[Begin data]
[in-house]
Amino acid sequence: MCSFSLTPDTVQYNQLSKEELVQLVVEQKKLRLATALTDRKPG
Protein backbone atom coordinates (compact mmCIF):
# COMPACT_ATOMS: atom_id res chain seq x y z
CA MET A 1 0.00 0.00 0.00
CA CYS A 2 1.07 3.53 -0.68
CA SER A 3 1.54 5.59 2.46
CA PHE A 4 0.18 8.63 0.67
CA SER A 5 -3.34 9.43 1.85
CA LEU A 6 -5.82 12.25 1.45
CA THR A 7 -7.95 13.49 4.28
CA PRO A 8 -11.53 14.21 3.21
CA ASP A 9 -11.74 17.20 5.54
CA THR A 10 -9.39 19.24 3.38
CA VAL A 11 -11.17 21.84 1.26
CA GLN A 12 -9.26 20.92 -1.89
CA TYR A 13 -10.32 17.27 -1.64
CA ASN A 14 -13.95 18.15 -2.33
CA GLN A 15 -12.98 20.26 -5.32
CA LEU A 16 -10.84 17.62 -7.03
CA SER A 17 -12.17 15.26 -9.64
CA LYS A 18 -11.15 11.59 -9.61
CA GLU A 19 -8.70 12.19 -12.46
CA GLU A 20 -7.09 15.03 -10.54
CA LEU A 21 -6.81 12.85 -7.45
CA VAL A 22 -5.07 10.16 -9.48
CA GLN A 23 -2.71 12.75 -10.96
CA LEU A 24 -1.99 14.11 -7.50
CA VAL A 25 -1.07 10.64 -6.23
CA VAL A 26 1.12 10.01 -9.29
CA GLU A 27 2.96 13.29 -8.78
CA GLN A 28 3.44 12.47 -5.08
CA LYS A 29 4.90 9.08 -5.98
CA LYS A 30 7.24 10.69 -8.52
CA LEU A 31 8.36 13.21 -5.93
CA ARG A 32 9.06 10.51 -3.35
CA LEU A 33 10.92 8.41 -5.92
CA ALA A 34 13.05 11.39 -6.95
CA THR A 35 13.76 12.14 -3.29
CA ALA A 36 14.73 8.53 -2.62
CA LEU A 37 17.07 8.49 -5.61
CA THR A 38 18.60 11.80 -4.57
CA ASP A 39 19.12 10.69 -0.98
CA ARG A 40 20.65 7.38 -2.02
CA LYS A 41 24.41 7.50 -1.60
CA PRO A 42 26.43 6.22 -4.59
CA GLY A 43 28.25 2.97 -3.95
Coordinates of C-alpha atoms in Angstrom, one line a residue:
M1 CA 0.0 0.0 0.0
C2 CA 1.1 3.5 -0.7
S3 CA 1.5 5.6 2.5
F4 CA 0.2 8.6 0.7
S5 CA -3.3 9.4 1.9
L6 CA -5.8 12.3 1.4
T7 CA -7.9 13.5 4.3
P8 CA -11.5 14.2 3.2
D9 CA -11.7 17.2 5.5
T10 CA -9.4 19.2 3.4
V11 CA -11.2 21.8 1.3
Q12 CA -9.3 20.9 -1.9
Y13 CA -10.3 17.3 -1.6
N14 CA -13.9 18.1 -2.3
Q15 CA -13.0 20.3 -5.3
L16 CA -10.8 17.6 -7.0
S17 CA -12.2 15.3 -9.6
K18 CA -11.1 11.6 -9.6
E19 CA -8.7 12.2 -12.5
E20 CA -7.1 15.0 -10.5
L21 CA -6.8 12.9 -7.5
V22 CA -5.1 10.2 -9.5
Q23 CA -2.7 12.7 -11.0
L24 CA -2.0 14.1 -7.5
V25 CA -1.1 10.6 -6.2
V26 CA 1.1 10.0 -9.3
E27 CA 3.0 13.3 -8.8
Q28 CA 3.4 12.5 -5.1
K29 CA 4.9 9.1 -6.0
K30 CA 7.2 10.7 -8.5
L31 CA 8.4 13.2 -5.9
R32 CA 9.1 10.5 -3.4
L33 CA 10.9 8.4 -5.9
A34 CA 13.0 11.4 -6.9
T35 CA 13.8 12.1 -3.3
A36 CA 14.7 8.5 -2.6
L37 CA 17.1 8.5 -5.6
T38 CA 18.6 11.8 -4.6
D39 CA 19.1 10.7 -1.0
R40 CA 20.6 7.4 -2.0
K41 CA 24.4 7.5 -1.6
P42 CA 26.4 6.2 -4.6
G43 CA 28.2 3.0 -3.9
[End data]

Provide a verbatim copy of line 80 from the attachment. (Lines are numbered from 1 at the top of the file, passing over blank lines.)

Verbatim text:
R32 CA 9.1 10.5 -3.4